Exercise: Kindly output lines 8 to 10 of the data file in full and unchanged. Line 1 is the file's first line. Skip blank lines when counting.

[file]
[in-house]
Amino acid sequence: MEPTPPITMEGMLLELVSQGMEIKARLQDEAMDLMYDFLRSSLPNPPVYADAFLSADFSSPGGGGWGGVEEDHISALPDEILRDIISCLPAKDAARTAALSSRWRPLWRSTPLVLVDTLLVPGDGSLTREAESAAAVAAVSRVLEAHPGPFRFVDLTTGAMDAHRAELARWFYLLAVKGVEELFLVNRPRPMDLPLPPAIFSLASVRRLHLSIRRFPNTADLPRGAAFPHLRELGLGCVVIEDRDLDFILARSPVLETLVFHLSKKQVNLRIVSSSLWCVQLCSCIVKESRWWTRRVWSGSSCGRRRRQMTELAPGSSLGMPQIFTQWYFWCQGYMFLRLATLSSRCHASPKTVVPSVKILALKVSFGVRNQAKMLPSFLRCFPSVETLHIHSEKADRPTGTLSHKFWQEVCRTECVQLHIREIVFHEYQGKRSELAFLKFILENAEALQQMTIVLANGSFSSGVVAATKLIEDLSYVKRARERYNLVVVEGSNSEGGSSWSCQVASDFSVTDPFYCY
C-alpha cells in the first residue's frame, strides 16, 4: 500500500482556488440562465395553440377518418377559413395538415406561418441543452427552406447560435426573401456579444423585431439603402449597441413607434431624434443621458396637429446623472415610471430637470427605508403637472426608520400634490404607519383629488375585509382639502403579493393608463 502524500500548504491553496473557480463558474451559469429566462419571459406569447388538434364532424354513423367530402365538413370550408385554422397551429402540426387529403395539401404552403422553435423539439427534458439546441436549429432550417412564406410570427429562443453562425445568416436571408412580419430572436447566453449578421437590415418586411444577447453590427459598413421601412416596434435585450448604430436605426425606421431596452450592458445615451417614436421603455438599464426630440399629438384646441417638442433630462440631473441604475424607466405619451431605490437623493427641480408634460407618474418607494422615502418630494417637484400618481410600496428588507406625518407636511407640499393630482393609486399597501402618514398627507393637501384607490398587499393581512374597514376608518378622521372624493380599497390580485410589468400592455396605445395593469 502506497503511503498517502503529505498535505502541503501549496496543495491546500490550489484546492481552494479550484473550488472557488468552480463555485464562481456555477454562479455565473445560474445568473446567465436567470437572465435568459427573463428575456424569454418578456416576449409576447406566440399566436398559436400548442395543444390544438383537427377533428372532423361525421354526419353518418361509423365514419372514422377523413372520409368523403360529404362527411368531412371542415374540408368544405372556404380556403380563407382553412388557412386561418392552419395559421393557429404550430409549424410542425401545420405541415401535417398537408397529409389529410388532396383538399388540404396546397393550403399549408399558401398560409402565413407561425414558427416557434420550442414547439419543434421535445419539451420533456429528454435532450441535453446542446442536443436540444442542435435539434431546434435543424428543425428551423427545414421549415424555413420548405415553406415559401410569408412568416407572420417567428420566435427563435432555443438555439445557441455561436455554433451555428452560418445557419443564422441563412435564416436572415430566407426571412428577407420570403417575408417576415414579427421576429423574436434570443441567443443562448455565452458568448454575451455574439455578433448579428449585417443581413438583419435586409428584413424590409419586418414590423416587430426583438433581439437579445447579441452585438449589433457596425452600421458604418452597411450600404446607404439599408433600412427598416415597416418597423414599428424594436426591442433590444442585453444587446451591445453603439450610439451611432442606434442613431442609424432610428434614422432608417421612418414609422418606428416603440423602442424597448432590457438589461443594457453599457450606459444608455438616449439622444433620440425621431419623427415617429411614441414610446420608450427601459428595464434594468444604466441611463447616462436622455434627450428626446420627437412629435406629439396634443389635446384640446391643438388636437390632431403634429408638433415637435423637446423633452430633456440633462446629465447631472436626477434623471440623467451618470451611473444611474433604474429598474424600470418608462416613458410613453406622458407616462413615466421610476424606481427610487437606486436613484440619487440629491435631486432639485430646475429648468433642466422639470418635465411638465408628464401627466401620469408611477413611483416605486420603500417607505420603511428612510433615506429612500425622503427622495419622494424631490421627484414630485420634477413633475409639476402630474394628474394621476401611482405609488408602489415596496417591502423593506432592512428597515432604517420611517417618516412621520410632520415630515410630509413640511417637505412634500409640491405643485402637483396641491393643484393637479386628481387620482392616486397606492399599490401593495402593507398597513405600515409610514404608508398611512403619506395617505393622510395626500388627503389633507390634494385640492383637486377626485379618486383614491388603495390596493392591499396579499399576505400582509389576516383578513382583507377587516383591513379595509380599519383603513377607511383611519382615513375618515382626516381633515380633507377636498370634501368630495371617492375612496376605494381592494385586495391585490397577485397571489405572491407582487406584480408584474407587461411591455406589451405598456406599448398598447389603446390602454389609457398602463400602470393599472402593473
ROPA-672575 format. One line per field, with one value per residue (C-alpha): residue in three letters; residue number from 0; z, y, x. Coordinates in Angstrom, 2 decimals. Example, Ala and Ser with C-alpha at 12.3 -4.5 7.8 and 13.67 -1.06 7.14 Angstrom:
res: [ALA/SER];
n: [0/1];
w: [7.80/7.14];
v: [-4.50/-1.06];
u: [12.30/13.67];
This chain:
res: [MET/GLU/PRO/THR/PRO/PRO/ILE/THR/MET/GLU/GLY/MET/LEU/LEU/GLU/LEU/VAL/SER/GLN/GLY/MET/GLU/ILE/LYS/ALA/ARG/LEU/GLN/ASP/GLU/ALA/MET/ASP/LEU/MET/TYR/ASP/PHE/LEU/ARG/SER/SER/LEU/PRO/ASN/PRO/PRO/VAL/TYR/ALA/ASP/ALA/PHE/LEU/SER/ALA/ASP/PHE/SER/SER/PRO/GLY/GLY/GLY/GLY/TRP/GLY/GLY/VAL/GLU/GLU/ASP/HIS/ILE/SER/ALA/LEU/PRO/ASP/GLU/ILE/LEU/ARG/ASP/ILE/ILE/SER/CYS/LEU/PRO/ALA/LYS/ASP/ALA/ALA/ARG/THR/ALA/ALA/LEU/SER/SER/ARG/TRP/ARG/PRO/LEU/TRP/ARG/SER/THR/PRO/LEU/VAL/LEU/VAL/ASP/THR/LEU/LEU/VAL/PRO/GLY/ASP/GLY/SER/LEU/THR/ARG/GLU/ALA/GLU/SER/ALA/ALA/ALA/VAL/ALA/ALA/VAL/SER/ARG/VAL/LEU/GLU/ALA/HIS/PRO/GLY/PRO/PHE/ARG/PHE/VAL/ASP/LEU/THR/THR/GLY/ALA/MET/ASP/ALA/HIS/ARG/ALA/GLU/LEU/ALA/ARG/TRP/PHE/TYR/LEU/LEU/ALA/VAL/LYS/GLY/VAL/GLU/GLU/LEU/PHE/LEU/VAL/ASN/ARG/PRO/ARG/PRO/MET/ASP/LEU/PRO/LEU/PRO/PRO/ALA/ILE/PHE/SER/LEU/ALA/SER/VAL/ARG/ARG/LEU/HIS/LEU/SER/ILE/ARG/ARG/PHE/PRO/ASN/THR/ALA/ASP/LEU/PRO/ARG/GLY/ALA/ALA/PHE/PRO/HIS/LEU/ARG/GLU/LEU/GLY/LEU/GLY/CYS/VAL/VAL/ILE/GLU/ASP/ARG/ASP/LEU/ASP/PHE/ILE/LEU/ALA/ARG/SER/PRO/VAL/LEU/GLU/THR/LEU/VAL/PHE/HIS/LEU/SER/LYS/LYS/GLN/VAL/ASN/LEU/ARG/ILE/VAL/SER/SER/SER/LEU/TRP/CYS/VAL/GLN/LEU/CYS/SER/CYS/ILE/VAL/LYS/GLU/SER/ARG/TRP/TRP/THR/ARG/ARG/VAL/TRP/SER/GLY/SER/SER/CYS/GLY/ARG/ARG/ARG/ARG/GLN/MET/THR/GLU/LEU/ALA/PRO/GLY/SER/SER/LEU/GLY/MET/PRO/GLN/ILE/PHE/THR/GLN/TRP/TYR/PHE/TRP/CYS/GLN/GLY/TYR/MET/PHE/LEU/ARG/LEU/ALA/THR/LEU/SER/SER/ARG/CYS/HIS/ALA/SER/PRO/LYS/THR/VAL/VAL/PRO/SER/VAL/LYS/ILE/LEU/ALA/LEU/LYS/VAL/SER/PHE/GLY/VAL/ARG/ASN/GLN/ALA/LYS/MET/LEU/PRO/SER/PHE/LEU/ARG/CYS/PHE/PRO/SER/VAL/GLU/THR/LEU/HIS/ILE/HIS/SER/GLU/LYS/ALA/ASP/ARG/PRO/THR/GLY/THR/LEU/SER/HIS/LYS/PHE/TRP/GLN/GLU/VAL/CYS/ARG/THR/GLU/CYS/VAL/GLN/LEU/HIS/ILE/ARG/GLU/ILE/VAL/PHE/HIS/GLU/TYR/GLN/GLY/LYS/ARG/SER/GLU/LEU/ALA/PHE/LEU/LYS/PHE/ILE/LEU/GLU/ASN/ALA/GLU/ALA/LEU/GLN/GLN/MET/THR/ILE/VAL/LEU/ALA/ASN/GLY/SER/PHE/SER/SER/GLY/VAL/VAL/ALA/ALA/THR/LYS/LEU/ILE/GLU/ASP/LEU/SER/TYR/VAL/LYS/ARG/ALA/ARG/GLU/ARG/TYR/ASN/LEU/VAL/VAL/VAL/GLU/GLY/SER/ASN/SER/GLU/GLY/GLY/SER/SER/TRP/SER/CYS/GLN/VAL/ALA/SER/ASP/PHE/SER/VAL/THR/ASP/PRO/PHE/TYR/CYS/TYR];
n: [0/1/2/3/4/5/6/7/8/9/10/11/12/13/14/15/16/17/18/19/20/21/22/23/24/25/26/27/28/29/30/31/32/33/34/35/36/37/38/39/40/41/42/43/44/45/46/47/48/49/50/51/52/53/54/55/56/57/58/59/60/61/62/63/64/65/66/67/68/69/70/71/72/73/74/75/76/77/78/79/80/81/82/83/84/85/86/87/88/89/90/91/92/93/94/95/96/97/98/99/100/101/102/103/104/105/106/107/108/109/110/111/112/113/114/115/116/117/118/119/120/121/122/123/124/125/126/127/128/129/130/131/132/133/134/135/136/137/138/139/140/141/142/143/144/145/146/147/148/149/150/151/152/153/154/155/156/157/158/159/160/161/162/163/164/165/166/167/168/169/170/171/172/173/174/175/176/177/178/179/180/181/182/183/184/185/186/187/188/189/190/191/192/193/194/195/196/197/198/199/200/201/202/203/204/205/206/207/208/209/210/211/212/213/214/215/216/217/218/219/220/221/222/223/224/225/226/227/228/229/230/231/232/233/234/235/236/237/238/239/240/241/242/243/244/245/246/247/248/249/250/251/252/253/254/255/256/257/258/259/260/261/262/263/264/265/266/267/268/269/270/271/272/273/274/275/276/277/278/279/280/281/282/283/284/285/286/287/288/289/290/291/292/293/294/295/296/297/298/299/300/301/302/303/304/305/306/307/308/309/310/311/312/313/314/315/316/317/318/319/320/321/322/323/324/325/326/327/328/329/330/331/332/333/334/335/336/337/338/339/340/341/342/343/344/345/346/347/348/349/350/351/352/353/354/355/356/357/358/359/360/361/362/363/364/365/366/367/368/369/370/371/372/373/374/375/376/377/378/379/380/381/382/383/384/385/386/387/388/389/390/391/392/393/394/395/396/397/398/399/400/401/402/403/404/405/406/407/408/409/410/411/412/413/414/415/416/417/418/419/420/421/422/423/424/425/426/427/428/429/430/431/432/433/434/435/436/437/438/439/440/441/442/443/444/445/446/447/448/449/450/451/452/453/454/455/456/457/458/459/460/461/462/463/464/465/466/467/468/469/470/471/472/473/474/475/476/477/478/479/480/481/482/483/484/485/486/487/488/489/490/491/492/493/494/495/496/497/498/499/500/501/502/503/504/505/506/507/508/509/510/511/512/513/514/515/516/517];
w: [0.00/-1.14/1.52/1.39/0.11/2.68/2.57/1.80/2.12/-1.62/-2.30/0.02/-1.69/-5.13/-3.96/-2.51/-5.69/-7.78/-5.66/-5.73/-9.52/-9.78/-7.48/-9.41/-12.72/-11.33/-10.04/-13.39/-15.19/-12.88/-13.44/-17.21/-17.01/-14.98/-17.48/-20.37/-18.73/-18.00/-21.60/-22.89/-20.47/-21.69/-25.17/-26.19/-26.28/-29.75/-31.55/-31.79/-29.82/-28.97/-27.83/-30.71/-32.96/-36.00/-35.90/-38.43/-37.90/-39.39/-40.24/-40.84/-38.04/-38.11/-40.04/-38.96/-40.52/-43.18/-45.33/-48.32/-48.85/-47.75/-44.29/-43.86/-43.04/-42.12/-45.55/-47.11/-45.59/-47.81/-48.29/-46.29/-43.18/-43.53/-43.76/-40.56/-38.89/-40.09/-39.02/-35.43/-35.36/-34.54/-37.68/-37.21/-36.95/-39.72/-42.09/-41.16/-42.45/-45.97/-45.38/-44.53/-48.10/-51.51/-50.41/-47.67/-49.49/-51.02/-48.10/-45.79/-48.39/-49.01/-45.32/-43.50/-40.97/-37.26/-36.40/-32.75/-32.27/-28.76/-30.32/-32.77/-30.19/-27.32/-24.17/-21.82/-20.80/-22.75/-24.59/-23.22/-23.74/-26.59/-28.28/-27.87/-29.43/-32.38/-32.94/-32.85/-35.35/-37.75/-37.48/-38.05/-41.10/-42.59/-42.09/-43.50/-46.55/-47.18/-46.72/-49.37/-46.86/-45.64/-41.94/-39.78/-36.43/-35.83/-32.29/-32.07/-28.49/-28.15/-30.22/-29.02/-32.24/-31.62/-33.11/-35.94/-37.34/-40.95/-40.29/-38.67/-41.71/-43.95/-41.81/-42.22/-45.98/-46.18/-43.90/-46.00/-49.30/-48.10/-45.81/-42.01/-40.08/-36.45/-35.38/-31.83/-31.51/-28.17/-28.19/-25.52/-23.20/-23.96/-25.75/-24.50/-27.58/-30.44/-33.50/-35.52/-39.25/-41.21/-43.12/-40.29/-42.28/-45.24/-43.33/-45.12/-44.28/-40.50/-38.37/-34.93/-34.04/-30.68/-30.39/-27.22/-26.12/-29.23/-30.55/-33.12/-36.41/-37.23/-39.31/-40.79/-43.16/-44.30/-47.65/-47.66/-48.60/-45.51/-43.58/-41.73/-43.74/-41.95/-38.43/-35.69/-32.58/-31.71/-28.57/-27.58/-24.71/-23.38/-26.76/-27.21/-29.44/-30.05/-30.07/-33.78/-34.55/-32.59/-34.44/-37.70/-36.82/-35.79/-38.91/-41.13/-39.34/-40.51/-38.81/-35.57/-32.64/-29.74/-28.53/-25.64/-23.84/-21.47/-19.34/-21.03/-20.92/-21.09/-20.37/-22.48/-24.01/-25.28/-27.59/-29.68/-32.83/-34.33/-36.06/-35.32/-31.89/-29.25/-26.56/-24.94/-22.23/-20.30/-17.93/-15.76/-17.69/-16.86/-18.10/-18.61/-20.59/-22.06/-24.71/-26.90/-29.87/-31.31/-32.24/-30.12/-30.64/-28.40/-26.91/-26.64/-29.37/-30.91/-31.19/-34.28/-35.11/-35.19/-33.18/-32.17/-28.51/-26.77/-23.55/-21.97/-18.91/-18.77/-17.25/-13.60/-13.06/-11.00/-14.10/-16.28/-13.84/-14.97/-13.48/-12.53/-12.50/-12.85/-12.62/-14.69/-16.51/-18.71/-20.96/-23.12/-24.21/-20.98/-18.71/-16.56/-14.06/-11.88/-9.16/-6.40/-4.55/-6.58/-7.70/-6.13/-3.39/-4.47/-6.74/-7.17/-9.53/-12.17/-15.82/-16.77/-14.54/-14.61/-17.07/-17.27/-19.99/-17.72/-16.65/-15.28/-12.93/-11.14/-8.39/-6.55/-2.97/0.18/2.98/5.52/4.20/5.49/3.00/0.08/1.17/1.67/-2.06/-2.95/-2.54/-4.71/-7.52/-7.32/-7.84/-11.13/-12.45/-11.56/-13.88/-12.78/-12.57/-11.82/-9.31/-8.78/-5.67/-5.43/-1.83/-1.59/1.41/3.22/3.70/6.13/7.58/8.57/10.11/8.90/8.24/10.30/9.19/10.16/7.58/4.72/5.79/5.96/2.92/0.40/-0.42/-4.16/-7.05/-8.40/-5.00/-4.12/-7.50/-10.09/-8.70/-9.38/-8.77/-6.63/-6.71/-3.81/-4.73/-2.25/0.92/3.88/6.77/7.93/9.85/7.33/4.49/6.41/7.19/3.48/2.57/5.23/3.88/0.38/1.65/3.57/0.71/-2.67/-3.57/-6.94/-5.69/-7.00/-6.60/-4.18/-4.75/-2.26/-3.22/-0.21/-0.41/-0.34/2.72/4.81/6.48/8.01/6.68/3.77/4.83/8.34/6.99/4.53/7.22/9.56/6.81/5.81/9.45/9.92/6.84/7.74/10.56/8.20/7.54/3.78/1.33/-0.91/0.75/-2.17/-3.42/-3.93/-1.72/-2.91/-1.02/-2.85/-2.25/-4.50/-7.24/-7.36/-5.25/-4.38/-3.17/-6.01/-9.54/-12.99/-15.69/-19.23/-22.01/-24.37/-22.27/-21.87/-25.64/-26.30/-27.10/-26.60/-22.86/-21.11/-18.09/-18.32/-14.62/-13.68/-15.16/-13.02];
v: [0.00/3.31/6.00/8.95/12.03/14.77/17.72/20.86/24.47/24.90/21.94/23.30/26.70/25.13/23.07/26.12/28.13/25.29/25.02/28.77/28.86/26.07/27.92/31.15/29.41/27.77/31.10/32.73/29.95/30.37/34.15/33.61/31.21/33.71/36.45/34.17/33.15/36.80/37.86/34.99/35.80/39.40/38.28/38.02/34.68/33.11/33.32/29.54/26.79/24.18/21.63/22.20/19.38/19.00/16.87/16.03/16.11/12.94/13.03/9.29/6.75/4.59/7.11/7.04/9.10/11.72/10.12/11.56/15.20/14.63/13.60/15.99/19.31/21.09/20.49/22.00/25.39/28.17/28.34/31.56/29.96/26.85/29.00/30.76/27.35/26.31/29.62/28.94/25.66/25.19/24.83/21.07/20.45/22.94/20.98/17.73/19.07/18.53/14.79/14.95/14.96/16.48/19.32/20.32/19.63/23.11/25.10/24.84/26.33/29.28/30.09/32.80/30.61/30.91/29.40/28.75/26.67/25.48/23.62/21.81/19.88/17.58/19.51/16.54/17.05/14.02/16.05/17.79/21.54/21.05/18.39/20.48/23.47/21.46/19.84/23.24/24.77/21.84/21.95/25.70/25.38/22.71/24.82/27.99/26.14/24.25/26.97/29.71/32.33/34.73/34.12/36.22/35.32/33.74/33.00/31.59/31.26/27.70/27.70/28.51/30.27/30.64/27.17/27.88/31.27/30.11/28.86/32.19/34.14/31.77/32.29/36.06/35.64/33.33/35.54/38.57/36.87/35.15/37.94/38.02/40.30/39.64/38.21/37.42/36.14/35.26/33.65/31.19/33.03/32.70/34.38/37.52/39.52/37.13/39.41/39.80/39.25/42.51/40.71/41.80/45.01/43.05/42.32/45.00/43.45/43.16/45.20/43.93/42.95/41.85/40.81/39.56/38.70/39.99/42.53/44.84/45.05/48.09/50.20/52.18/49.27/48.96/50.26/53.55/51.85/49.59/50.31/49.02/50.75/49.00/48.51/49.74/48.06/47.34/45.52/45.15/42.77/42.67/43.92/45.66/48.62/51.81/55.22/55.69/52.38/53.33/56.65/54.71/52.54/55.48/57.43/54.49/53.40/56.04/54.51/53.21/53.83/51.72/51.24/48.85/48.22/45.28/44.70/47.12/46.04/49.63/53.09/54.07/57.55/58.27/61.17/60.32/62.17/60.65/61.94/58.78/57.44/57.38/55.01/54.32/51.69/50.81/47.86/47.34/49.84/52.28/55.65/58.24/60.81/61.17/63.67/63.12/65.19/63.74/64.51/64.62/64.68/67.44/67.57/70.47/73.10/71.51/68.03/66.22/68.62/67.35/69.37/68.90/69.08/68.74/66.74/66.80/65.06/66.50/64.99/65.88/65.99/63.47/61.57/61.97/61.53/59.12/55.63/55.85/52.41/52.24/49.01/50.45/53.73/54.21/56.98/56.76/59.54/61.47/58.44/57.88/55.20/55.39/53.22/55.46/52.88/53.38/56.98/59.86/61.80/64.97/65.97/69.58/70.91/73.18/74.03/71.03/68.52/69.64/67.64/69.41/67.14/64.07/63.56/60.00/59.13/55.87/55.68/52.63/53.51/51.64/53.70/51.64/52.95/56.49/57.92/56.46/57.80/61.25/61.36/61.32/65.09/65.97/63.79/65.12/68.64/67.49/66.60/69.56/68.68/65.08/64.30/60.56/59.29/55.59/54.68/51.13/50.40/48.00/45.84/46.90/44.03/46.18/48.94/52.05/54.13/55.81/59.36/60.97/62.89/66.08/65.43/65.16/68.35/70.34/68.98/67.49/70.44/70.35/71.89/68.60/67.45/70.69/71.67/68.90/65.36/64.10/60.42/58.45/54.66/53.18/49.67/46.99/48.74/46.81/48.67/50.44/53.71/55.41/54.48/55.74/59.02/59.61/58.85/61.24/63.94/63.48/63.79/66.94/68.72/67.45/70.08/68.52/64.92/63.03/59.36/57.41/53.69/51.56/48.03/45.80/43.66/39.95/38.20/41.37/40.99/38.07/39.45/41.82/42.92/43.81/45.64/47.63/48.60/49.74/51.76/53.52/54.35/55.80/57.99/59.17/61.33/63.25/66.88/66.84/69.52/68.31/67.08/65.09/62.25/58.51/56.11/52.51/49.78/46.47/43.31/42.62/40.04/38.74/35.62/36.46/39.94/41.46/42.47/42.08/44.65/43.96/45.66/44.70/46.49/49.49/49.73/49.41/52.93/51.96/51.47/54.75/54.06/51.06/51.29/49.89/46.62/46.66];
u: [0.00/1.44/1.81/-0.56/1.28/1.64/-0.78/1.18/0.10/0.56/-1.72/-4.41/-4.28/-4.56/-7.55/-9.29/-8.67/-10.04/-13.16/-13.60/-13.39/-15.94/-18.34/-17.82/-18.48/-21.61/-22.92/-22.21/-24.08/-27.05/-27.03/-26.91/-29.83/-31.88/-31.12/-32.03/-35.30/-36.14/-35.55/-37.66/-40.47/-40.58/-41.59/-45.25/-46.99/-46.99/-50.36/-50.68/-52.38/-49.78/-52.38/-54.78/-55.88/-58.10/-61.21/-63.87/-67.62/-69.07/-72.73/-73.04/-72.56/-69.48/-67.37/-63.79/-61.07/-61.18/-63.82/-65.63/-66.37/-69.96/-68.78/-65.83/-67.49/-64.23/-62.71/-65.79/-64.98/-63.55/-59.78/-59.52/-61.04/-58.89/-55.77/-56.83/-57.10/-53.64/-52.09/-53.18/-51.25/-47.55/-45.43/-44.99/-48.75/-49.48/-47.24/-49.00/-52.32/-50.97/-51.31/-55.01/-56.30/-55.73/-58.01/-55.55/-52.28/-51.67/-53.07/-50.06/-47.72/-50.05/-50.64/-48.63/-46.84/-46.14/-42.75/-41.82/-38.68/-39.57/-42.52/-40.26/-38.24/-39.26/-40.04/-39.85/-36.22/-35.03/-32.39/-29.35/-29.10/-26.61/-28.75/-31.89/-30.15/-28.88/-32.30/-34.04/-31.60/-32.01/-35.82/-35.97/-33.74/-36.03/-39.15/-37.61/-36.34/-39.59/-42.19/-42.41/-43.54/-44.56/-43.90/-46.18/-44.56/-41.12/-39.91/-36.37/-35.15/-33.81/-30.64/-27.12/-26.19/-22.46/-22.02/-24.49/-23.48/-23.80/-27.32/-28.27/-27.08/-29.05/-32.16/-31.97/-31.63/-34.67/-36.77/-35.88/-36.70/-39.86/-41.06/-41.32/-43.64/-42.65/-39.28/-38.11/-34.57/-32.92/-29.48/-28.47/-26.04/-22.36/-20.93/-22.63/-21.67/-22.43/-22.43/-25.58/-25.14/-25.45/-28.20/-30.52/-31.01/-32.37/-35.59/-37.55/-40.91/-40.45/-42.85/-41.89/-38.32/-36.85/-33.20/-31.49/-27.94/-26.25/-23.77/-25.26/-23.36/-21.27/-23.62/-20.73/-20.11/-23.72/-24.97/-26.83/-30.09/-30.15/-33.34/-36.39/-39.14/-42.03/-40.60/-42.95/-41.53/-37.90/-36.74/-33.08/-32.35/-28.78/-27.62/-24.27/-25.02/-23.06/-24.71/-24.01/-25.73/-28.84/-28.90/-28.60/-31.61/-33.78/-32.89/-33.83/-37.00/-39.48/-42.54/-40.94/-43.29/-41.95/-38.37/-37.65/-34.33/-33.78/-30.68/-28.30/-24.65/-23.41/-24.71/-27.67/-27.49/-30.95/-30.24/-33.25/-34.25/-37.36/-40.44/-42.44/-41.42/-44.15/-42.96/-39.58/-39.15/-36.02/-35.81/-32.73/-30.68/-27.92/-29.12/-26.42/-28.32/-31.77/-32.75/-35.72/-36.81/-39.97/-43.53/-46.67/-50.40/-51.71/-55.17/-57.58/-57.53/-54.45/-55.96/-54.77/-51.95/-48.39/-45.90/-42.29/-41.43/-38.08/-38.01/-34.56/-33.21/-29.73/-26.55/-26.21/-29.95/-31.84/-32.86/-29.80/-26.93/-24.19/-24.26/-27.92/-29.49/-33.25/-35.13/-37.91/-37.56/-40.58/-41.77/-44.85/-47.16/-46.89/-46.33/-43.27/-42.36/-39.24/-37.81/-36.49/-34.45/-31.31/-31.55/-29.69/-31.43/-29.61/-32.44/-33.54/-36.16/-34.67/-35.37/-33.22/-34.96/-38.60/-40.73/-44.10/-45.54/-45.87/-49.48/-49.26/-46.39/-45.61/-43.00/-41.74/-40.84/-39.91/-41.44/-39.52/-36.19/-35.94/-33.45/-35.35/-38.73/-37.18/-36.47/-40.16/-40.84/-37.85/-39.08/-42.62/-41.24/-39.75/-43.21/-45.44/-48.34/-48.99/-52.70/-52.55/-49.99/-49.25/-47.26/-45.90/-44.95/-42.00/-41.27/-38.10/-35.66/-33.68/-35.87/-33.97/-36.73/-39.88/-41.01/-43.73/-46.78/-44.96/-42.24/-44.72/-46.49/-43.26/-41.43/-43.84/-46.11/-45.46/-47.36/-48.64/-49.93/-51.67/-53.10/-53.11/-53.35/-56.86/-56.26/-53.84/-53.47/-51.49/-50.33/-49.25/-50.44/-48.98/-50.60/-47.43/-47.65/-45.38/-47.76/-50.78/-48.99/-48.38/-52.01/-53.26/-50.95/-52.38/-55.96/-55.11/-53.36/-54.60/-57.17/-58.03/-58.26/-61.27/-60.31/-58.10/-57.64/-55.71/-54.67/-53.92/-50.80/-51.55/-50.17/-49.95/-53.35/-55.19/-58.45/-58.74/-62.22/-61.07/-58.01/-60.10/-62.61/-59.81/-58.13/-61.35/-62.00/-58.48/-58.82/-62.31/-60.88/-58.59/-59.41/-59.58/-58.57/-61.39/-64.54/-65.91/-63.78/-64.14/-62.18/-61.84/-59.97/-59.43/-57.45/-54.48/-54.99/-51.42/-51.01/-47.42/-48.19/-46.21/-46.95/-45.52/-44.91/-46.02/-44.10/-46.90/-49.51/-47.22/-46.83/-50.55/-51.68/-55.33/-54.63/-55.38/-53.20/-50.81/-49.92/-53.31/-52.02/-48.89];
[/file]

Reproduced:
v: [-4.50/-1.06];
u: [12.30/13.67];
This chain: